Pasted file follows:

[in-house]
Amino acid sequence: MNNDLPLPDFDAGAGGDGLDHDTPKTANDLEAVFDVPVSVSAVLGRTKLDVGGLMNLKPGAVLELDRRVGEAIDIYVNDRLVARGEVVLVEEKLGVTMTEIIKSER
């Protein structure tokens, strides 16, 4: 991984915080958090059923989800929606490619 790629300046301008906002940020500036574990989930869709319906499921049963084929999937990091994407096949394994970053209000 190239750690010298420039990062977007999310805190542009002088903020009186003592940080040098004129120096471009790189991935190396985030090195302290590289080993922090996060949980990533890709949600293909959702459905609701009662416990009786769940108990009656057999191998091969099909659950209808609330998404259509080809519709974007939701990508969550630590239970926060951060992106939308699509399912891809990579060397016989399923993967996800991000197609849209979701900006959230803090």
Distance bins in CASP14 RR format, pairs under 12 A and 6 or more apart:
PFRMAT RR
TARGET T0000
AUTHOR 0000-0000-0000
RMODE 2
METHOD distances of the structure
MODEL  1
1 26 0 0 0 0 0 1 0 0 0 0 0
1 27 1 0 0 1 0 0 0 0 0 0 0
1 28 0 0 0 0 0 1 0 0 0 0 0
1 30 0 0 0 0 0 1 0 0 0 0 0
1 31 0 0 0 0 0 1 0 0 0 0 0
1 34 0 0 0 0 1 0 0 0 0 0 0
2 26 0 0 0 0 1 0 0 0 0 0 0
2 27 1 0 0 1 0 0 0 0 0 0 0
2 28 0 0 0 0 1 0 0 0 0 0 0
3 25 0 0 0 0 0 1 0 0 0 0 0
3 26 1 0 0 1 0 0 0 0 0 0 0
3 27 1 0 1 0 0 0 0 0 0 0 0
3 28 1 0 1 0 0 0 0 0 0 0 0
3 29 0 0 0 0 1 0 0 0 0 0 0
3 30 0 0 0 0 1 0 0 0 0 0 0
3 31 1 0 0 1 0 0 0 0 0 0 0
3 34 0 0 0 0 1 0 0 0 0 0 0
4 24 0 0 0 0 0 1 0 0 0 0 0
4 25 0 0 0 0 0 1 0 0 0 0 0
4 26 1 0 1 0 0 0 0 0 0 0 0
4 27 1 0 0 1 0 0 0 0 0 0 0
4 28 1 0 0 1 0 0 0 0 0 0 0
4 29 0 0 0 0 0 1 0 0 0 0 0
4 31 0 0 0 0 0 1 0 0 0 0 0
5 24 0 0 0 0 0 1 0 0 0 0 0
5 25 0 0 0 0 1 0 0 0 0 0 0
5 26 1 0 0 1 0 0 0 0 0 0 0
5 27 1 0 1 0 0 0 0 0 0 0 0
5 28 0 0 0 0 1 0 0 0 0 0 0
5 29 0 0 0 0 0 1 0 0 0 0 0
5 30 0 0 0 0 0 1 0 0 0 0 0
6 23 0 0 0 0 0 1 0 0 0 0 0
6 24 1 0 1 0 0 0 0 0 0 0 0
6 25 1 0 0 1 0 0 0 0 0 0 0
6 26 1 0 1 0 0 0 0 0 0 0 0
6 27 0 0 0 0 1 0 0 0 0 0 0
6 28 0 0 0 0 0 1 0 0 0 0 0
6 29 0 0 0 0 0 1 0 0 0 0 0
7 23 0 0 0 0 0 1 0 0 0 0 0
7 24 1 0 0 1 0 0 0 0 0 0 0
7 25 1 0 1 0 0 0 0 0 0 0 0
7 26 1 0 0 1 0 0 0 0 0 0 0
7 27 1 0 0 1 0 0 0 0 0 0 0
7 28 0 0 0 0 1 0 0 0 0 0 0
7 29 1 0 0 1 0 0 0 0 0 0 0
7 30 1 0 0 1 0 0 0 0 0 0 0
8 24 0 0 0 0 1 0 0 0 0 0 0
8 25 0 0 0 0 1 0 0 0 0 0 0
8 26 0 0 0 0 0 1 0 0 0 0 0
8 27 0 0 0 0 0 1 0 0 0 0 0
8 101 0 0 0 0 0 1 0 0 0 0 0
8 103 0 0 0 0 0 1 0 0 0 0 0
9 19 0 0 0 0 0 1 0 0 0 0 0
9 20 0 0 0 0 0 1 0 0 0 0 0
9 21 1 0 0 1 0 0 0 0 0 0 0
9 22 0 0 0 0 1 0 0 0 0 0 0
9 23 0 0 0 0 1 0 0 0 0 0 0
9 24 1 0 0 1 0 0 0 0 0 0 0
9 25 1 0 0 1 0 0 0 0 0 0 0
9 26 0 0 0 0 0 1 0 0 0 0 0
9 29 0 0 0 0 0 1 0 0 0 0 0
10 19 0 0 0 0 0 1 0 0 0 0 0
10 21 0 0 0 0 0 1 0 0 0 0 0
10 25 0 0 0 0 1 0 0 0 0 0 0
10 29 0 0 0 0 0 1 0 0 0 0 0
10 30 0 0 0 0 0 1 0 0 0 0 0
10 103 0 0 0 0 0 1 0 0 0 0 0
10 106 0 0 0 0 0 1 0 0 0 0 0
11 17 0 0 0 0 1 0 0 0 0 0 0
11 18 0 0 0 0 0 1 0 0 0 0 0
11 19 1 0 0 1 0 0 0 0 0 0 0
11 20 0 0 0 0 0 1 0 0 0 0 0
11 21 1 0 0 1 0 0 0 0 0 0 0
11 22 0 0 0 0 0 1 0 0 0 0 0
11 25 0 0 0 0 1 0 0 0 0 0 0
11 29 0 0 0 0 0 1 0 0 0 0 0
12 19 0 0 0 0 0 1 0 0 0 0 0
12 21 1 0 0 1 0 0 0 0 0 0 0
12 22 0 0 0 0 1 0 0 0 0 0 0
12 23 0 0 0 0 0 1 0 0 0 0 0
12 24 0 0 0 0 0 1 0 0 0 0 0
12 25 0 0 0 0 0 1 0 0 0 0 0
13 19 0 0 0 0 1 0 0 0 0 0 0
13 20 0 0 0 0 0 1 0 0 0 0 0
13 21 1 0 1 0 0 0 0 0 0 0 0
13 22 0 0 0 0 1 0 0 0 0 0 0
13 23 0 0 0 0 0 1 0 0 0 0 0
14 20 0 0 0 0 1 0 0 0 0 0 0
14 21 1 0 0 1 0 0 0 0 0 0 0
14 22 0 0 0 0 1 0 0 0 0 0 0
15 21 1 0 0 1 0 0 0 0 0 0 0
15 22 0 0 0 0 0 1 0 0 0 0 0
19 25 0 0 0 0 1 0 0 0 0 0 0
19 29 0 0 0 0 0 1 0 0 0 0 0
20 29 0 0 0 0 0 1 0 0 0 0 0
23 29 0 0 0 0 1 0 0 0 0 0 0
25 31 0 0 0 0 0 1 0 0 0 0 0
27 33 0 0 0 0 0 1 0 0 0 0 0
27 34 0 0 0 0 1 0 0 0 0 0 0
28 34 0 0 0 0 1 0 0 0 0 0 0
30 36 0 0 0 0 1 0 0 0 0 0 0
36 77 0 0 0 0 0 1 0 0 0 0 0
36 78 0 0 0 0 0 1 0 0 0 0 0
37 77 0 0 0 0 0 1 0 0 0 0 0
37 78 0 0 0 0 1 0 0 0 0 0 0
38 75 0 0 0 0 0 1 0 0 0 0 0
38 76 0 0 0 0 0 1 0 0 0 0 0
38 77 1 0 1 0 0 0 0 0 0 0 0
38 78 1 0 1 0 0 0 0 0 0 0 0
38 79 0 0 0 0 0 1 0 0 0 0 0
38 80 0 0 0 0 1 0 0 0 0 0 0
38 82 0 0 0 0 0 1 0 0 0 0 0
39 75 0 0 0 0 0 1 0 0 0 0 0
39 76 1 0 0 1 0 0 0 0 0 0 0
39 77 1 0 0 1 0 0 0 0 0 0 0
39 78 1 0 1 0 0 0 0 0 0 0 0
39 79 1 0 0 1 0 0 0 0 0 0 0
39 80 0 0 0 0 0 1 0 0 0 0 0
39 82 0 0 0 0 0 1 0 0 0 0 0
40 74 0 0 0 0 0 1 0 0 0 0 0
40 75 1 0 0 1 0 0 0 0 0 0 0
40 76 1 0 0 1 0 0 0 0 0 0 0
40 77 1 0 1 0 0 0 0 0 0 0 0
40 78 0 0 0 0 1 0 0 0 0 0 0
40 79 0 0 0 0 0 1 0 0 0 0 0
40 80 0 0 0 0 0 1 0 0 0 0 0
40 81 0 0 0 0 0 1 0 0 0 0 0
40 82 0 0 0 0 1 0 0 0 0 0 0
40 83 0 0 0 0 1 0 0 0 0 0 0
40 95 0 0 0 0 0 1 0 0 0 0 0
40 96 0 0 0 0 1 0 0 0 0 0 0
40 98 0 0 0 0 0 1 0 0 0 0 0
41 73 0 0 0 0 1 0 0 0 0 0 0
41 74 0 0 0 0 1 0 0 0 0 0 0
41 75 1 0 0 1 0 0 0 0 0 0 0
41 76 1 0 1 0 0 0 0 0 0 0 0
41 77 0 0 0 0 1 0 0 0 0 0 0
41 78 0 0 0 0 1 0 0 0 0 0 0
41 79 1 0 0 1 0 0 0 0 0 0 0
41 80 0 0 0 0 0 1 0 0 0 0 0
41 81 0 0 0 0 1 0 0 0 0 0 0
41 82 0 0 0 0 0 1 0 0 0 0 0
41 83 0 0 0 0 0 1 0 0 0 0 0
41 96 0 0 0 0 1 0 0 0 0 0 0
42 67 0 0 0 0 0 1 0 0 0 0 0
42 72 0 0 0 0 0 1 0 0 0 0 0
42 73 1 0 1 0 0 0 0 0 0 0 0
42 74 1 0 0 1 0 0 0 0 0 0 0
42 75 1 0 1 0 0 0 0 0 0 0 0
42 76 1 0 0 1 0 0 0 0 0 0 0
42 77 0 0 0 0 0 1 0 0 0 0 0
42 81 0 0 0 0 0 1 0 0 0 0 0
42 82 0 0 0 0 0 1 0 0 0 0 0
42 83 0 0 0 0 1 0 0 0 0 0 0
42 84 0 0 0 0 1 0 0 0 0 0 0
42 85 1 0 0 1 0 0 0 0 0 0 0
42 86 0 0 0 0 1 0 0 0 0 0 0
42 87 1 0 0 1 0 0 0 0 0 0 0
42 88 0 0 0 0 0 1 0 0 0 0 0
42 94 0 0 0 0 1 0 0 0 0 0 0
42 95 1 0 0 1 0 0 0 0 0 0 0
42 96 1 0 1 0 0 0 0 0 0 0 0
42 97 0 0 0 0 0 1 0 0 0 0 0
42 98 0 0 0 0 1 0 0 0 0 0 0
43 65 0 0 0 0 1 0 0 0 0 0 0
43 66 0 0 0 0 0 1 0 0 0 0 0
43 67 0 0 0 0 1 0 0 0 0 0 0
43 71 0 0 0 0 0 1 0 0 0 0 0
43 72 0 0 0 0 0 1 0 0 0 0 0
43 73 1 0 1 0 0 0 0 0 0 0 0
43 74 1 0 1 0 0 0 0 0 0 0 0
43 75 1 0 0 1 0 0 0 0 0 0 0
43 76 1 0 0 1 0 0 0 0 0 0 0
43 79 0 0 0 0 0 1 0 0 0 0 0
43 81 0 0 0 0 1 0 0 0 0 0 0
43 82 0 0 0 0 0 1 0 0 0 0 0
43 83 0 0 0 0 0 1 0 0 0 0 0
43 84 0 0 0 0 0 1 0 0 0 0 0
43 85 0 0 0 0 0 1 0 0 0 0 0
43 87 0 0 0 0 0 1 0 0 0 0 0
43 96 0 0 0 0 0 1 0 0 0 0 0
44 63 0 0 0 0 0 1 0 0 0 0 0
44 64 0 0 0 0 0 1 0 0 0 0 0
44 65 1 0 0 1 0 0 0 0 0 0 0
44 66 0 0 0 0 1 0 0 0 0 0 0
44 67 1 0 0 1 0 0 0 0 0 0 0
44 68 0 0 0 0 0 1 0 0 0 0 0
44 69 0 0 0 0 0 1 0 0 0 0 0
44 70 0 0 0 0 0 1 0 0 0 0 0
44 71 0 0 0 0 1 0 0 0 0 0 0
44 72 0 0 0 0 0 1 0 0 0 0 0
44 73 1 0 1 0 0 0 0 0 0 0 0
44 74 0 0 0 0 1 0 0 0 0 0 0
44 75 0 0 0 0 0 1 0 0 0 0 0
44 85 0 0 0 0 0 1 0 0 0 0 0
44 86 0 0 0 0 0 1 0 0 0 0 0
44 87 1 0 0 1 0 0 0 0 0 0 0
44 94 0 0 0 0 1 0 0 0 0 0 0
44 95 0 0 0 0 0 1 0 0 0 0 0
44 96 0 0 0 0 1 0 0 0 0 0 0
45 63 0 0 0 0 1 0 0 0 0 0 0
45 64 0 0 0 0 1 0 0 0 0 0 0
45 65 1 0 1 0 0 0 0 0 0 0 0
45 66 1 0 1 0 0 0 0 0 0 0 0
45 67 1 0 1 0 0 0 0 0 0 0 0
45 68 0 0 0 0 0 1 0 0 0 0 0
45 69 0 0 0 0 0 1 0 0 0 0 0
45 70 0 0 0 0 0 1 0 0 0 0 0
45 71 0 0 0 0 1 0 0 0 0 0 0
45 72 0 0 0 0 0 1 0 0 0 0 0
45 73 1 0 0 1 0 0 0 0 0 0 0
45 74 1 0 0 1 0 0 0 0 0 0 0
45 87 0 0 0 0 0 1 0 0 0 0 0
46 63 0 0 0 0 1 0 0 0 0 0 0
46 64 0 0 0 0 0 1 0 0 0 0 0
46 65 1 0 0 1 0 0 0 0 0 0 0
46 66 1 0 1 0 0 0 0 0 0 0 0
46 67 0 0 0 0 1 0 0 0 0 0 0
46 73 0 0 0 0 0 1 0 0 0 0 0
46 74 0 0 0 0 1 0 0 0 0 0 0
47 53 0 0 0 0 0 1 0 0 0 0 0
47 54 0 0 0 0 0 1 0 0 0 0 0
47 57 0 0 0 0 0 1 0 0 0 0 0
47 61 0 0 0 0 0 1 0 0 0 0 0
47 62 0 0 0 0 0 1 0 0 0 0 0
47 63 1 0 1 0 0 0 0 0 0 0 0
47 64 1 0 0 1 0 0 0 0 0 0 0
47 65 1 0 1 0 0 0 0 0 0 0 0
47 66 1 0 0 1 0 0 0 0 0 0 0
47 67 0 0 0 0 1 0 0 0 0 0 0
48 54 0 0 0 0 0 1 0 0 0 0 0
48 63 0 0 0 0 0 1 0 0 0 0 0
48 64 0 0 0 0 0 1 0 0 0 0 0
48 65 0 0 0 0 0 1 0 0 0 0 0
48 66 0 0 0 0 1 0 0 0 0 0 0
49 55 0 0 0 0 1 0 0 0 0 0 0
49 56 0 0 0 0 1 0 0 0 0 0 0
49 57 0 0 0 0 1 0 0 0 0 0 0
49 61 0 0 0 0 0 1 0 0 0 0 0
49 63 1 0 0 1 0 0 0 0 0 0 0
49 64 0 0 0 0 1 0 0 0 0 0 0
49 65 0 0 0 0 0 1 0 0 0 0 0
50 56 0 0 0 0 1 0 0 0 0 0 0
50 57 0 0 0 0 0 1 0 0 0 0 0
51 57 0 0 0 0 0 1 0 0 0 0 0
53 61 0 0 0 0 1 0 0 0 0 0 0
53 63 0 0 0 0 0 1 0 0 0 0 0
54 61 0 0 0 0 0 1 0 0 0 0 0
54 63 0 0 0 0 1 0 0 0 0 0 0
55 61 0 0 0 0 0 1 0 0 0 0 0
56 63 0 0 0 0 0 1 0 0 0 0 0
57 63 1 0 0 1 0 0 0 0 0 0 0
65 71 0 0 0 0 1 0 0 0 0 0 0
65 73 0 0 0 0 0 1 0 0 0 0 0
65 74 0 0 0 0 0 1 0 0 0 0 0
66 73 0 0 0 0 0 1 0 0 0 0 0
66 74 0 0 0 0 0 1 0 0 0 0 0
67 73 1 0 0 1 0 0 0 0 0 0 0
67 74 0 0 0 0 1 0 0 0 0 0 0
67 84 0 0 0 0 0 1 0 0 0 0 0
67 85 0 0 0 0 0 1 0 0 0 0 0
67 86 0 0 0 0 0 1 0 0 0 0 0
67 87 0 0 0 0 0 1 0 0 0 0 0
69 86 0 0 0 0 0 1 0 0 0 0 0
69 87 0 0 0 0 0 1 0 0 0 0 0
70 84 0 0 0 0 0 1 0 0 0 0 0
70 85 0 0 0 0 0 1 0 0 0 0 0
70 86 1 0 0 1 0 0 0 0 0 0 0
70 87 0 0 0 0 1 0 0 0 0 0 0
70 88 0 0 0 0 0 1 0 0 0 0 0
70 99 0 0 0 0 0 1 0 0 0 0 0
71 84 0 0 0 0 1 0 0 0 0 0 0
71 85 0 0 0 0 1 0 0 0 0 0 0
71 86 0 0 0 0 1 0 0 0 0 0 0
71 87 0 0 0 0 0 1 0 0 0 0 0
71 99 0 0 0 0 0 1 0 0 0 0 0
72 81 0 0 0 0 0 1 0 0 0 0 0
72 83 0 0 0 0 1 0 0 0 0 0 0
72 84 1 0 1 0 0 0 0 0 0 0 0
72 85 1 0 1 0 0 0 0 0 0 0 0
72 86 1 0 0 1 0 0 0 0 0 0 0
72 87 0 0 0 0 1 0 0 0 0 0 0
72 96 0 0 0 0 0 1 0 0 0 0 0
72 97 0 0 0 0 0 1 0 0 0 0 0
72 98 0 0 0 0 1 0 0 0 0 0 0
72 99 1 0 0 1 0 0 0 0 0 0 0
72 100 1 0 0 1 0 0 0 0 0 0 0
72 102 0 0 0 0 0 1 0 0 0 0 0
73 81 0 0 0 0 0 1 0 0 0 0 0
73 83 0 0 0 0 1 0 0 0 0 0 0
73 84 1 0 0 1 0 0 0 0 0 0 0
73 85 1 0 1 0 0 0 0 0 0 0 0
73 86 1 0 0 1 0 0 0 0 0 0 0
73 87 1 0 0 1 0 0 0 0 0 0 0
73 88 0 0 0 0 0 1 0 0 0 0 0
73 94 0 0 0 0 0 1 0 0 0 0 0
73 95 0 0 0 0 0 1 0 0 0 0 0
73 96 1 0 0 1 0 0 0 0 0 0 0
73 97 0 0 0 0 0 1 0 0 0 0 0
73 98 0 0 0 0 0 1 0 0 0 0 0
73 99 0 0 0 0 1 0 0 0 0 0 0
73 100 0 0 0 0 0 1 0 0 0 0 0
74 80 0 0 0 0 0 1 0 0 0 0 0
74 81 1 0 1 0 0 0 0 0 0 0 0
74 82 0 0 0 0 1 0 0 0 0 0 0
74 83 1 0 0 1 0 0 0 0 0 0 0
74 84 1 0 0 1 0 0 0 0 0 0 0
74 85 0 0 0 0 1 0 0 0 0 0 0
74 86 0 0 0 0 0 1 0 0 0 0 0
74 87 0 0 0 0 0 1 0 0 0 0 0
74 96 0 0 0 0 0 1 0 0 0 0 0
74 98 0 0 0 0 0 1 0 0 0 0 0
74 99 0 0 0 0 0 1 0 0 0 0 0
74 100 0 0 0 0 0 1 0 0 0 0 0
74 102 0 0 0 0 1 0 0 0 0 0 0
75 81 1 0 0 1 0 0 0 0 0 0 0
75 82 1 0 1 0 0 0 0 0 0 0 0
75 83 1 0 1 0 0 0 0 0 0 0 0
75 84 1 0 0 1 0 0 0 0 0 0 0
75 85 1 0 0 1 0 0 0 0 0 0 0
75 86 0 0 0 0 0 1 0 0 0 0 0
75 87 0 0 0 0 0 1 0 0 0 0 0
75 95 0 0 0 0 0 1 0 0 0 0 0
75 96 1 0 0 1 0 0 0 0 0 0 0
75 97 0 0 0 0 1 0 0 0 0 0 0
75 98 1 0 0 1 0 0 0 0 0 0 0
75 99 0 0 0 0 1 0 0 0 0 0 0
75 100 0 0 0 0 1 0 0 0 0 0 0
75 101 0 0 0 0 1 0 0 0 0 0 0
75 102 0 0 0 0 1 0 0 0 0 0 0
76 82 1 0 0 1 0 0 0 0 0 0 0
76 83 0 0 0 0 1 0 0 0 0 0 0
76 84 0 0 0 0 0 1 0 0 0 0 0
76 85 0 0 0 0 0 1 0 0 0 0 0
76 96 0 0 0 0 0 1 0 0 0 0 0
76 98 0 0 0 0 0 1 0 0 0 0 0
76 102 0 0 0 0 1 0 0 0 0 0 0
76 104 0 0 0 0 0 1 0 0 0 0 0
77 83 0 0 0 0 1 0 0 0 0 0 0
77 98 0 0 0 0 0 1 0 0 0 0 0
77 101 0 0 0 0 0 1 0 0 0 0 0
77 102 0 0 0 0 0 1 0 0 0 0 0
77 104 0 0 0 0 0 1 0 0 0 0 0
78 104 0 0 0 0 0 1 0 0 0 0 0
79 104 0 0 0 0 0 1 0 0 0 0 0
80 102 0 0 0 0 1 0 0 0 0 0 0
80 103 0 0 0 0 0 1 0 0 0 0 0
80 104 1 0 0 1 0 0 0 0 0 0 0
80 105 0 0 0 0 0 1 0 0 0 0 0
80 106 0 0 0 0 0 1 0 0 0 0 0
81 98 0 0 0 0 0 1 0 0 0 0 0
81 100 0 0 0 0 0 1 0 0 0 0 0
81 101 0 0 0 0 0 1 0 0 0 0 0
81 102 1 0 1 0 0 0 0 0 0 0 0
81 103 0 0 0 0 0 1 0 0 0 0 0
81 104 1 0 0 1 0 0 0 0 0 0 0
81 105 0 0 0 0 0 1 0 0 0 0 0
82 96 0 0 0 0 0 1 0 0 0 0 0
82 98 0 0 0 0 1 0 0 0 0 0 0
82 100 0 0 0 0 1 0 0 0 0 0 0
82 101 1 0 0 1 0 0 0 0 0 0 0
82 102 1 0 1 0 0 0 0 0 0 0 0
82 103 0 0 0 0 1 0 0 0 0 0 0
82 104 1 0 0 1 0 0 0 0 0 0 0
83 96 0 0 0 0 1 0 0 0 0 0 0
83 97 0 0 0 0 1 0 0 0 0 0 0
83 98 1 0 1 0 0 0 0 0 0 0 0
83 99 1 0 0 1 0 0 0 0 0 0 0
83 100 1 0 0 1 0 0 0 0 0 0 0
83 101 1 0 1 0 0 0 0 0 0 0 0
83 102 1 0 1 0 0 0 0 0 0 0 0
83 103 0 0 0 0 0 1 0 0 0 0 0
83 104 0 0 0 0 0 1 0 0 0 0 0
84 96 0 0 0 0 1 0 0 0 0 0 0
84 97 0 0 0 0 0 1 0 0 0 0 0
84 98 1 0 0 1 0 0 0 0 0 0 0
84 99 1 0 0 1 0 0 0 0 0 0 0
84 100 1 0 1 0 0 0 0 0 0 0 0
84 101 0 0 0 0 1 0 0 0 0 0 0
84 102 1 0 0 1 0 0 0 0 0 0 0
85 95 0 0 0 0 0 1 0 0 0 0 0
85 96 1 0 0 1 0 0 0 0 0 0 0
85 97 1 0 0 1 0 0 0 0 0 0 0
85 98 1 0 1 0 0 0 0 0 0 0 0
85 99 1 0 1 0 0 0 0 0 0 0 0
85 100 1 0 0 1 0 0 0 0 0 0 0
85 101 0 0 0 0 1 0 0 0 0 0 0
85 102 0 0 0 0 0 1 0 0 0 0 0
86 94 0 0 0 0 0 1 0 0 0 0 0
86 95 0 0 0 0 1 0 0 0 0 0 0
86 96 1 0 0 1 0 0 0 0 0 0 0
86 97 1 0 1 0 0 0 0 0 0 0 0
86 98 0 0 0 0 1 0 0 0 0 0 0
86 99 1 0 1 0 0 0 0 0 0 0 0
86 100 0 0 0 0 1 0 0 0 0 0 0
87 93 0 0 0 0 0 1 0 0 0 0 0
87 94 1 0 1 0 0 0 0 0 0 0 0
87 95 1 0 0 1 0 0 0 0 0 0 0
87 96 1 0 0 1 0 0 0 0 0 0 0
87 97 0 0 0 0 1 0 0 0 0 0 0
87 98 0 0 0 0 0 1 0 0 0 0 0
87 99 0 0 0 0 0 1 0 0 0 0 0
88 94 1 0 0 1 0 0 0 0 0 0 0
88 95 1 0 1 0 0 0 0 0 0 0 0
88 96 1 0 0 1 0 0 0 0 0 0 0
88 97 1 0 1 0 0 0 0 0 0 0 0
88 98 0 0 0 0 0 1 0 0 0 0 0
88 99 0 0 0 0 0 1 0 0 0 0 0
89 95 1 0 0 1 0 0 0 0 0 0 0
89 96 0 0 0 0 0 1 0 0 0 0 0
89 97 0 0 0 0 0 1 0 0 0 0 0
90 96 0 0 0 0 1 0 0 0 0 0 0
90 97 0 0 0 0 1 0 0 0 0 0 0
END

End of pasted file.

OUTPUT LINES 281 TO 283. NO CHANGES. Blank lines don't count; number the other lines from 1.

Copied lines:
70 99 0 0 0 0 0 1 0 0 0 0 0
71 84 0 0 0 0 1 0 0 0 0 0 0
71 85 0 0 0 0 1 0 0 0 0 0 0